Shackleton’s ‘Endurance’ Expedition, May 28, 1916: “Heavy pack formed an impenetrable barrier.”   Leave a comment

–from Shackleton’s account “South”—

“The early part of the voyage down to Elephant Island in the “Southern Sky,” [the steam whaler chartered by Shackleton at Husvik, South Georgia, for the rescue of the marooned men] was uneventful. At noon on Tuesday May 23, we were at sea and steaming a ten knots on a south-westerly course. We made good progress, but the temperature fell very low, and the signs gave me some cause for anxiety as to the probability of encountering ice. On the third night out the sea seemed to grow silent. I looked over the sided and saw a thin film of ice. The sea was freezing around us and the ice gradually grew thicker, reducing our speed to about five knots. Then lumps of old pack began to appear among the new ice. I realized that an advance through pack-ice was out of the question. The ‘Southern Sky’ was a steel-built steamer, and her structure, while strong to resist the waves, would not endure the blows of masses of ice.

“So I took the ship north, and at daylight on Friday we got clear of the pancake-ice. The morning of the 28th was dull and overcast, with little wind. Again the ship’s head was turned to the south-west, but at 3 p.m. a definite line of pack showed up on the horizon. We were about 70 miles from Elephant Island, but there was no possibility of taking the steamer through the ice that barred the way. North-west again we turned. We were directly north of the island the following day, and I made another move south.

“Heavy pack formed an impenetrable barrier.”

Shackleton’s ‘Endurance’ Expedition, May 25, 1916: “Living under such conditions, piled close upon one another such as we are. . . .”   Leave a comment

–from the diary of Thomas Orde Lees, one of the twenty-six men marooned on Elephant Island—

“25 May. Strong north-east wind. When will the pack go? Not with this wind. My next-door neighbor [adjacent sleeping-bag in the close quarters of the upturned-boats hut] the cook [Charlie Green], was pouring forth his woes this morning, but really I have so many troubles of my own that I am afraid I gave him little consolation.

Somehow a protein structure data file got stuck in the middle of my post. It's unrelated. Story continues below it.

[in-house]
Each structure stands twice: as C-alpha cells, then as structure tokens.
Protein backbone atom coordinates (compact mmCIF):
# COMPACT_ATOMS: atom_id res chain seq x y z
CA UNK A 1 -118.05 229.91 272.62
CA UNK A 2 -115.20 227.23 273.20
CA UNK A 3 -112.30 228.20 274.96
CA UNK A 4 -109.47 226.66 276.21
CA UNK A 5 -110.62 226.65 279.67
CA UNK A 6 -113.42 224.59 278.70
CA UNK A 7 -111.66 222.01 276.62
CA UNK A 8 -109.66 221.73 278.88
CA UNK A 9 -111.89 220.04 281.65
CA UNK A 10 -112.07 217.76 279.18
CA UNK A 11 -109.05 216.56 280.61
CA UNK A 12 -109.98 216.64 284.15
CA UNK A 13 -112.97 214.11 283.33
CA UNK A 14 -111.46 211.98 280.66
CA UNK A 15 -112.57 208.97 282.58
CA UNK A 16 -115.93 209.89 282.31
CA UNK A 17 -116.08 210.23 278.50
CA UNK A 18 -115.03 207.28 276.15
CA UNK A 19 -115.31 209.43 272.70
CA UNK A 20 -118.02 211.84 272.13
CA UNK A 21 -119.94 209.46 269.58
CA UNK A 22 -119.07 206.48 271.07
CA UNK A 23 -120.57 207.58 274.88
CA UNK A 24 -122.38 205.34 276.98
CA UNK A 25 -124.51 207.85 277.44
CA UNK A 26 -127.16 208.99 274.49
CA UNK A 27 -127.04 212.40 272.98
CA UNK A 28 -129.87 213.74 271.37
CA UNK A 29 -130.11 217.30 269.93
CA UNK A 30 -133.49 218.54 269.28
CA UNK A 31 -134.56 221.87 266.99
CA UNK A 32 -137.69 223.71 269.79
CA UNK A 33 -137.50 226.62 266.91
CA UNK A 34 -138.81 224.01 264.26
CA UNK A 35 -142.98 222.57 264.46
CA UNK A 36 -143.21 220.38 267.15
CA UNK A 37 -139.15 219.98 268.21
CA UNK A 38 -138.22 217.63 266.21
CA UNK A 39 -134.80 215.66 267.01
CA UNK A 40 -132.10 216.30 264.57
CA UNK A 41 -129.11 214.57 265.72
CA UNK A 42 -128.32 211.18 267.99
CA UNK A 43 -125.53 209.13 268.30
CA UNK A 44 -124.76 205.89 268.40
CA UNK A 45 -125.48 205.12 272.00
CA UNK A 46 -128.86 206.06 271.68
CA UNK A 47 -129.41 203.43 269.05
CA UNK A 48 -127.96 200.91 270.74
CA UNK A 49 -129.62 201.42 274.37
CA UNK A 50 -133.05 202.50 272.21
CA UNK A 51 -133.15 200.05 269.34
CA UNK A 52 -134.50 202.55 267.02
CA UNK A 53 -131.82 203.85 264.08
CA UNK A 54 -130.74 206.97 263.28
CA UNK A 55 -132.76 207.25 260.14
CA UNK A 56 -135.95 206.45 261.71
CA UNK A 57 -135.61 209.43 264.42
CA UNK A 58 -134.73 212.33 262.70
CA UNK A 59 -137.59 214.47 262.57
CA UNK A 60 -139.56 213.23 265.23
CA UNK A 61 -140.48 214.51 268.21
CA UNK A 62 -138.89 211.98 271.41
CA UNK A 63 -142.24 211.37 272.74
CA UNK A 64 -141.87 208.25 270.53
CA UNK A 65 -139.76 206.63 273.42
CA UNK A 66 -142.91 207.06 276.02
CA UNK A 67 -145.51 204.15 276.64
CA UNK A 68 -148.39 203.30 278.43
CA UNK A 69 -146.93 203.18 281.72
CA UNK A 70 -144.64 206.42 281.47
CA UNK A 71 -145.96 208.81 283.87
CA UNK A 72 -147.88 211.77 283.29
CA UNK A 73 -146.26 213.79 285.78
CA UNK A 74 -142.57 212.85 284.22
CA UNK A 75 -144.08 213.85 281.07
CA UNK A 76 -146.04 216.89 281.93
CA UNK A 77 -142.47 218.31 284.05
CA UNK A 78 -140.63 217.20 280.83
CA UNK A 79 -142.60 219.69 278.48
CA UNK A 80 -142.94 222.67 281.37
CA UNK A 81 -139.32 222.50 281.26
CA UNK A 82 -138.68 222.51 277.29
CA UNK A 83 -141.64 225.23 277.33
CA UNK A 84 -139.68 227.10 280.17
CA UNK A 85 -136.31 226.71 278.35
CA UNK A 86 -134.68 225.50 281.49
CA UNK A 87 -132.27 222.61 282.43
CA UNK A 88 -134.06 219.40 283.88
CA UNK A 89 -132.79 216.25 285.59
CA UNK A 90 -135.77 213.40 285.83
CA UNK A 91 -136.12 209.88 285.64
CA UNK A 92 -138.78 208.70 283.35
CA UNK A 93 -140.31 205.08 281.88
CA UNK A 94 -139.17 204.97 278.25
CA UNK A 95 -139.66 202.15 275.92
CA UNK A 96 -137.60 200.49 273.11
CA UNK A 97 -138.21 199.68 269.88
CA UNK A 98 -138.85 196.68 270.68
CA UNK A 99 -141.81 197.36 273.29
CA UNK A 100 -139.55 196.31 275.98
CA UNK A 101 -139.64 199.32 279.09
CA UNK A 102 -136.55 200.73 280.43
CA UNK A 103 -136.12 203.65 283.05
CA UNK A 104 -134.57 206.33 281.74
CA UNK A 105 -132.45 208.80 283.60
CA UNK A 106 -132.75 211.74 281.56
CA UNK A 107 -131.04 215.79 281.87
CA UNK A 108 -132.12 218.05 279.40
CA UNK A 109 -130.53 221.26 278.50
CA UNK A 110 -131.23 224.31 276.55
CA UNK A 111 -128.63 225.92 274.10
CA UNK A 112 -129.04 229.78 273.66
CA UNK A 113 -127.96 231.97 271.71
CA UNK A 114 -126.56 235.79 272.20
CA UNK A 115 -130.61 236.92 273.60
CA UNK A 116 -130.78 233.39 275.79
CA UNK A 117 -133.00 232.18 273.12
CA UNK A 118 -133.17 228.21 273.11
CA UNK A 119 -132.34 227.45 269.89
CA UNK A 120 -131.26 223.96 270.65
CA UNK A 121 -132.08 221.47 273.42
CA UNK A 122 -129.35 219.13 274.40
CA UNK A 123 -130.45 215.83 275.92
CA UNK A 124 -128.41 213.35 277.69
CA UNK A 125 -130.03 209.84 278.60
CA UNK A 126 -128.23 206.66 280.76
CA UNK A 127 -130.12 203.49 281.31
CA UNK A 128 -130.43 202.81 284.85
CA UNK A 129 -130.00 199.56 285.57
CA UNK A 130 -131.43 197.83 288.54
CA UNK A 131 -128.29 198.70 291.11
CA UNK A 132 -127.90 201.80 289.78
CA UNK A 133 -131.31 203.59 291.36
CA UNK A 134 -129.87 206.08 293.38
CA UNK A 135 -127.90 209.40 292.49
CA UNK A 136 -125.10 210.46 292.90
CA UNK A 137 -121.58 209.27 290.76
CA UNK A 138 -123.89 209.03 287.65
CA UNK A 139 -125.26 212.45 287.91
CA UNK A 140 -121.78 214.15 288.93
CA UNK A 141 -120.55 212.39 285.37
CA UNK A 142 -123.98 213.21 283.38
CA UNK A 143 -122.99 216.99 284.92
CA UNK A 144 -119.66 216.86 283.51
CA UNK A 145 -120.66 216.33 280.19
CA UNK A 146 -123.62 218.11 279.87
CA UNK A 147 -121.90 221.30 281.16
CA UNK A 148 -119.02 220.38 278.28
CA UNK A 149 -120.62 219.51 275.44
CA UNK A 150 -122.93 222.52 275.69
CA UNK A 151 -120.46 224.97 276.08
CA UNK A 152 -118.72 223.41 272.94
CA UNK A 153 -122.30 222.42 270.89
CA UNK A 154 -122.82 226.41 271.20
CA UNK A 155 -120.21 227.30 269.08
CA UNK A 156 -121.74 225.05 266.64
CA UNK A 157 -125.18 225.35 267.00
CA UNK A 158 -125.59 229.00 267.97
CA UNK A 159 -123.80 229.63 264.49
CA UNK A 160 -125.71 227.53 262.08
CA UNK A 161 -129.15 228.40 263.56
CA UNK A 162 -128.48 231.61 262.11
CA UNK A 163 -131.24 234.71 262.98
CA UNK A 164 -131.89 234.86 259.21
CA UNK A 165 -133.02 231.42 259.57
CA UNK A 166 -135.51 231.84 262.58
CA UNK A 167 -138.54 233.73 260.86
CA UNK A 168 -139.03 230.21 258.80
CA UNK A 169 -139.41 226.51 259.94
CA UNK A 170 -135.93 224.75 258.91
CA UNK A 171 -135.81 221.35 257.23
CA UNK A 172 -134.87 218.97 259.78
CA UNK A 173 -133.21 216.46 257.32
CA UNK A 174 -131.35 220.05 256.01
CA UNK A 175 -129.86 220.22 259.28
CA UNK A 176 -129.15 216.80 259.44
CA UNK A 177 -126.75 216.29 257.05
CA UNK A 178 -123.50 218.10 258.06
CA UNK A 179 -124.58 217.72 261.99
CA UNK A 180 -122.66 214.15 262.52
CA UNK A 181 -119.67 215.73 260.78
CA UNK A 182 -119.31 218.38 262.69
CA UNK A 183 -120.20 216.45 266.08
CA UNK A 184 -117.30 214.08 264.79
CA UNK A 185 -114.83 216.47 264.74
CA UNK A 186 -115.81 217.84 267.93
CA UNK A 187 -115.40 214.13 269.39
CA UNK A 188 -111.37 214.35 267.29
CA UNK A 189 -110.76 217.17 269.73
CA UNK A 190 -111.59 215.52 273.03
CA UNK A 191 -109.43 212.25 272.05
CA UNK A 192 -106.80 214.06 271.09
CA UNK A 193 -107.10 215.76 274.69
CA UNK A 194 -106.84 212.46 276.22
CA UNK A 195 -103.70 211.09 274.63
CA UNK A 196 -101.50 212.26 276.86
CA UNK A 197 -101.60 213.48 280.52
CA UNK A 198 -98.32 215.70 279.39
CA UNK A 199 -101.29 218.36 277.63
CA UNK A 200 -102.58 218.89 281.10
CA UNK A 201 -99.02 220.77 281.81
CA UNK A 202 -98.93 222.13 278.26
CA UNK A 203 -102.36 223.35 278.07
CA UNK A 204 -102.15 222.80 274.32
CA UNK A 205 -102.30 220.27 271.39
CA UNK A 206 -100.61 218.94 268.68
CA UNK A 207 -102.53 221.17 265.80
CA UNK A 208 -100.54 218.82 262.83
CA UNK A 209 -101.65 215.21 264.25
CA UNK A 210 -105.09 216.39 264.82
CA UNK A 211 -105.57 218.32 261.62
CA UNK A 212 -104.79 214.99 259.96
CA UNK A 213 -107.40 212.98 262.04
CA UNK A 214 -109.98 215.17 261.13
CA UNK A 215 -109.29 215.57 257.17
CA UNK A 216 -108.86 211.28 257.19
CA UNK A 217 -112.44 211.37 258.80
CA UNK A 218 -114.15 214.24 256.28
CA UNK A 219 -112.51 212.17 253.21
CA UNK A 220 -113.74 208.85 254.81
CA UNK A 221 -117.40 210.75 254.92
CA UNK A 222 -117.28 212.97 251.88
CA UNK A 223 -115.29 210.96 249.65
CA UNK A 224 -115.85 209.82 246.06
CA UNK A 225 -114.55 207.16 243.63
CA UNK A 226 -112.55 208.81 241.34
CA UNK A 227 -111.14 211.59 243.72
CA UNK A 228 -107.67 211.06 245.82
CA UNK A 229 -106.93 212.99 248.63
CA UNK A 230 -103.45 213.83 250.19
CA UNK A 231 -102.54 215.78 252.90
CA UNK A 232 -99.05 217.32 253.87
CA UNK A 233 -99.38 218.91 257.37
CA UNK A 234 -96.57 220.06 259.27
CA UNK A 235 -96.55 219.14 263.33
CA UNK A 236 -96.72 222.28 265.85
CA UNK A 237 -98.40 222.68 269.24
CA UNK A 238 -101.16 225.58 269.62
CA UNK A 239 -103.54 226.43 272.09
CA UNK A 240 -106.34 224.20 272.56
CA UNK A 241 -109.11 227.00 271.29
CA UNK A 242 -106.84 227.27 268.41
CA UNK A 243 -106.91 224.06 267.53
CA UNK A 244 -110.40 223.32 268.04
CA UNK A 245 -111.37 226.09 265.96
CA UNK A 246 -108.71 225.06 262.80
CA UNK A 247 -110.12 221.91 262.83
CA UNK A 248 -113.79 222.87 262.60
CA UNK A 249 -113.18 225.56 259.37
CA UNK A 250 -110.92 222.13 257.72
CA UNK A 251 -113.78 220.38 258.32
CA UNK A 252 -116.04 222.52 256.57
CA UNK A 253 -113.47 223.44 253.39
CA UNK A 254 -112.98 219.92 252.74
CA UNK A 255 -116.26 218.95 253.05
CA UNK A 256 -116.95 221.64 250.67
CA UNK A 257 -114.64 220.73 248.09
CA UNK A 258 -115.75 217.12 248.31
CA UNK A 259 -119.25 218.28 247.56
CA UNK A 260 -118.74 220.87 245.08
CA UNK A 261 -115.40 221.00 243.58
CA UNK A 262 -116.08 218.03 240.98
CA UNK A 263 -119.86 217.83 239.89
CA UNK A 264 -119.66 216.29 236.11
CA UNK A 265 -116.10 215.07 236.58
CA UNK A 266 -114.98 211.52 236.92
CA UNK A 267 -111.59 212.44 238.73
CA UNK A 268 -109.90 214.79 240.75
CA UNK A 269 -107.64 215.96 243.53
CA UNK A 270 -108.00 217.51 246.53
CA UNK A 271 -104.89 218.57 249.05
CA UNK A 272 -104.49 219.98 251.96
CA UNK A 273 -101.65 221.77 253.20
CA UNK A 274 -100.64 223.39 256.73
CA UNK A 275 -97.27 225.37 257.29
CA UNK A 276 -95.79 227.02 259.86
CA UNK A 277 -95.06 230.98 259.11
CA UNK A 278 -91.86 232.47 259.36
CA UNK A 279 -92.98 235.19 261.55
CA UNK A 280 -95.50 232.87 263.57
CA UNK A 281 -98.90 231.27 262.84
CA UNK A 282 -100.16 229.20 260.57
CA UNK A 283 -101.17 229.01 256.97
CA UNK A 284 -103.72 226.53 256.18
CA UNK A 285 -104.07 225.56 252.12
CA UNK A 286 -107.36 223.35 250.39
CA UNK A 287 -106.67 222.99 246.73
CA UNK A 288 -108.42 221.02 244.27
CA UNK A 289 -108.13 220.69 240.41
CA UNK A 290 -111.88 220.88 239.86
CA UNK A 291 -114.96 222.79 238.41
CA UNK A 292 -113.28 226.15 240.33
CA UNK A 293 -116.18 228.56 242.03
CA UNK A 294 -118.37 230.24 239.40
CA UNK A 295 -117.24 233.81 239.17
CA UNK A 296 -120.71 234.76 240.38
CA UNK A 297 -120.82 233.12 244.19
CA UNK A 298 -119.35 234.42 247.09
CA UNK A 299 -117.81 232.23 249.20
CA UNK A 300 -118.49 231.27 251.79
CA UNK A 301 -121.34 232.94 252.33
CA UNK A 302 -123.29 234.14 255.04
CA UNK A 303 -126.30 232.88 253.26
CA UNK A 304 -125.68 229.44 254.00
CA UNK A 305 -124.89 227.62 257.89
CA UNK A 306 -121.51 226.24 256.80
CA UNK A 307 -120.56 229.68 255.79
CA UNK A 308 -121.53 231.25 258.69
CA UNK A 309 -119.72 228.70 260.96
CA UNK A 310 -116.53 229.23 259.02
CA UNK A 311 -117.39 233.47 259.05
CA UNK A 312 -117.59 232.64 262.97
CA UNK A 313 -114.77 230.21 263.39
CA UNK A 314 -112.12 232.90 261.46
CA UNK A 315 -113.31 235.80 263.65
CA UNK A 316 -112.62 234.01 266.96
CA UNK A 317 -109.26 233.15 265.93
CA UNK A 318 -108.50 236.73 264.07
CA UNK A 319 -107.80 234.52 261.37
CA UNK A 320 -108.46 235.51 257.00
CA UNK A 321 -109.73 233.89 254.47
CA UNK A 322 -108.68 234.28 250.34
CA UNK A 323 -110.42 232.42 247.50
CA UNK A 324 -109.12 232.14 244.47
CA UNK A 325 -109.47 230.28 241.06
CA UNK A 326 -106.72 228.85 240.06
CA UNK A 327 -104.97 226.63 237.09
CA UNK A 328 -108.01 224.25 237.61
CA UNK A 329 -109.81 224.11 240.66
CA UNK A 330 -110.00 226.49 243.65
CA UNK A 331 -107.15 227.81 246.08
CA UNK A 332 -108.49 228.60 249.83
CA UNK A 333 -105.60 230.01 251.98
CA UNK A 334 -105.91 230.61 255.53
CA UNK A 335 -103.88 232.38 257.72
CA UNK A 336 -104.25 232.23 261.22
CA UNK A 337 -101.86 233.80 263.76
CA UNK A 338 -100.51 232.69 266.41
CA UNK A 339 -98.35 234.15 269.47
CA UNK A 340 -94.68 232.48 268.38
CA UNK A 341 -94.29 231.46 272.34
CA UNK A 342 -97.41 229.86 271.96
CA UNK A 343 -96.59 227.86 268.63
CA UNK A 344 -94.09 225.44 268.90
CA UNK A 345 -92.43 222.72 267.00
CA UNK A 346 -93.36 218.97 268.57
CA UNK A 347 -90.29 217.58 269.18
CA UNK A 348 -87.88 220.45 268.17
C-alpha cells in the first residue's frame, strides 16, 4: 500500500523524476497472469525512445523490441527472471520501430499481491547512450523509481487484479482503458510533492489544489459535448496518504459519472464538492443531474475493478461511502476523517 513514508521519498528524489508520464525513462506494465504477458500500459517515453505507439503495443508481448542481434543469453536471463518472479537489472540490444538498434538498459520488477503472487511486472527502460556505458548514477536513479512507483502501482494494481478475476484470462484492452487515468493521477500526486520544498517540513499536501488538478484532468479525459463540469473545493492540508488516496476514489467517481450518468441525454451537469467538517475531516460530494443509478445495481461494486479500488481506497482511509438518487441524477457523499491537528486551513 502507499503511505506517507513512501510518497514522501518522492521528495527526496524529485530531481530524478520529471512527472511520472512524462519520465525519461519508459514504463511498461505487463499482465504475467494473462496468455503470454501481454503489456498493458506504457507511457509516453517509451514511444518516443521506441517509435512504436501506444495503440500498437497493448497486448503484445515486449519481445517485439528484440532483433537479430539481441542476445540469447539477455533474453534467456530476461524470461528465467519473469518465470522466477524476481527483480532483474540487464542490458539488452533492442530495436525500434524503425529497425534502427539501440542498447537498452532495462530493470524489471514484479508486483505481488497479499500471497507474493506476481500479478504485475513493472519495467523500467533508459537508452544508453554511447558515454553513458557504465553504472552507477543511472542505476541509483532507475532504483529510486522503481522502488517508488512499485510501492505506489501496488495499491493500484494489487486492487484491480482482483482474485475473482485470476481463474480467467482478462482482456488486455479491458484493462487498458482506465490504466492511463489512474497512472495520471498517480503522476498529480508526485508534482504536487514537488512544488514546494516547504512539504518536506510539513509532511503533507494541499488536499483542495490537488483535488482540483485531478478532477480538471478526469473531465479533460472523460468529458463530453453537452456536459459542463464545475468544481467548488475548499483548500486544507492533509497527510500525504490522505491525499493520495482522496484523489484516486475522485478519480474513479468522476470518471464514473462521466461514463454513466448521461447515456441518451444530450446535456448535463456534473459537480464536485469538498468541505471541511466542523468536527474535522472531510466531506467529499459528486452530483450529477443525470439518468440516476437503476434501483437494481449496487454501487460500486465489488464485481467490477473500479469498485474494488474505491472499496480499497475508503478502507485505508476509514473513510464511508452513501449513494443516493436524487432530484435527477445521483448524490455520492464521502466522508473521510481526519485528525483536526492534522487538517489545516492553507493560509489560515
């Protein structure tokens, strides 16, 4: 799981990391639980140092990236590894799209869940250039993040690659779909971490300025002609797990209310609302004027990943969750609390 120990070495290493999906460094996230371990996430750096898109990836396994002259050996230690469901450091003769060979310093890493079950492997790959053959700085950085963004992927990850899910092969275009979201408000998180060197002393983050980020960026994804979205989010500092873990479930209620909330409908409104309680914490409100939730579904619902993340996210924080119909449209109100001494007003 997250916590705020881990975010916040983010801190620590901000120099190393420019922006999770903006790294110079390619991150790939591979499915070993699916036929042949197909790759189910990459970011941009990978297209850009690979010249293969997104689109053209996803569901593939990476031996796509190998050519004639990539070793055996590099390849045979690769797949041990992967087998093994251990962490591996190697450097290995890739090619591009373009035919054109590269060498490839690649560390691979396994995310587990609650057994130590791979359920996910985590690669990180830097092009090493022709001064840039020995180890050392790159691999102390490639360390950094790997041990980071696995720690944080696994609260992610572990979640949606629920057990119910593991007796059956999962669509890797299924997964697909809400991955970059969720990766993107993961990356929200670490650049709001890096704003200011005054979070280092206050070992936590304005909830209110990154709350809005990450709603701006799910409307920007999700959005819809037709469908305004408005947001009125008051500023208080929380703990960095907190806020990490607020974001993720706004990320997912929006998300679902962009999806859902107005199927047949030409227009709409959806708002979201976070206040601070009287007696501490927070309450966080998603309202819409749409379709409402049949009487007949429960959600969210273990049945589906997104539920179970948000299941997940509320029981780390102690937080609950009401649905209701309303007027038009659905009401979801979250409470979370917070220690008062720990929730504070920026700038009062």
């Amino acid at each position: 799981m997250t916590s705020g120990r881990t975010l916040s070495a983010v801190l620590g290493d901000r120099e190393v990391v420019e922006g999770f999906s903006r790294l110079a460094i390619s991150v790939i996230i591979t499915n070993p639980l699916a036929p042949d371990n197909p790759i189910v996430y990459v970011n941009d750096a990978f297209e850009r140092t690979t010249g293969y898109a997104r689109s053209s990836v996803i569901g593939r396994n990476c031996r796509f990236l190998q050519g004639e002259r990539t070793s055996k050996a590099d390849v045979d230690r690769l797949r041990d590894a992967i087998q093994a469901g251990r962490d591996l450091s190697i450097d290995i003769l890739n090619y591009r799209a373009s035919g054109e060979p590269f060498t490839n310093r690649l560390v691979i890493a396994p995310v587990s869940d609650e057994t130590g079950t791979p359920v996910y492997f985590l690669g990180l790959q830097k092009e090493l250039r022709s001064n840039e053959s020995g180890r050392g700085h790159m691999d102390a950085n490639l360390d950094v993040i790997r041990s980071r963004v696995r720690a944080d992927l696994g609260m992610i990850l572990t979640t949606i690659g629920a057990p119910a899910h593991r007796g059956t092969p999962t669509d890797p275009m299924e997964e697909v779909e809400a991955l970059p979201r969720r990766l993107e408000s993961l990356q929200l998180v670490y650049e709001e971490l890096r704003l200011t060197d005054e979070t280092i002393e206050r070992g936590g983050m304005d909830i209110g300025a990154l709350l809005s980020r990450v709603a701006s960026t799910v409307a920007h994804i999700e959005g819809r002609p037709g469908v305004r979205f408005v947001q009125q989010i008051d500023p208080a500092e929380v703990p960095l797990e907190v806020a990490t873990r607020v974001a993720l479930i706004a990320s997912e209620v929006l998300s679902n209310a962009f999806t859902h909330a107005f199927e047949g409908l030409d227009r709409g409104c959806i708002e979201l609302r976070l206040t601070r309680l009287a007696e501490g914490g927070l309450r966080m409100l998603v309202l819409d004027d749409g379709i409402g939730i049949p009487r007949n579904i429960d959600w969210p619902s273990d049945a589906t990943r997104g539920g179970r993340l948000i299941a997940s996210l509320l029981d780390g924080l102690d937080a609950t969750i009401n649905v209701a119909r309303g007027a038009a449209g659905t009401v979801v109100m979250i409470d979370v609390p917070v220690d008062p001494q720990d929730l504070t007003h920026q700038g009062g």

“The occupants of the bags on the thwarts above me, Stephenson and Holness, got their bags wet with salt water, which seems bad for the hair, and now their bags are moulting and every time they emerge from them, hair descends upon me literally in thousands. If I happen to be having my food at the time, this is most unpleasant and naturally calls forth remonstrances from me. They, in turn, being unable to help it, naturally think I ought not to complain and it requires considerable restraint to prevent oneself being drawn into an altercation.

“Living under such conditions, piled close upon one another such as we are, we have been given to understand that we are all on an equal footing. Of course the sailors, like most people of their class, have no sense of proportion and immediately begin to take advantaged of it. There is one brilliant exception, Bakewell, a Canadian of some refinement, who is always respectful as well as being self-respectful.”

Shackleton’s Ross Sea Party, May 31, 1916: Waiting for the sea to freeze. . . .   Leave a comment

–from Ernest Joyce’s account “The South Polar Trail”—

“May 24th to May 31st. Blizzard bound for the whole week; no possibility of leaving the [Discovery] hut, which means no sealing or exercise. Still we are cheerful.”

Shackleton’s ‘Endurance’ Expedition, May 20, 1916: “We had touched the naked soul of man.”   Leave a comment

–from Shackleton’s account “South”—

“At 1.30 p.m. we climbed a final ridge and saw a little steamer, a whaling-boat, entering the bay 2500 ft. below. A few moments later, as we hurried forward, the masts of a sailing-ship lying at a wharf came in sight. Minute figures moving to and fro about the boats caught our gaze, and then we saw the sheds and factory of Stromness whaling-station. . .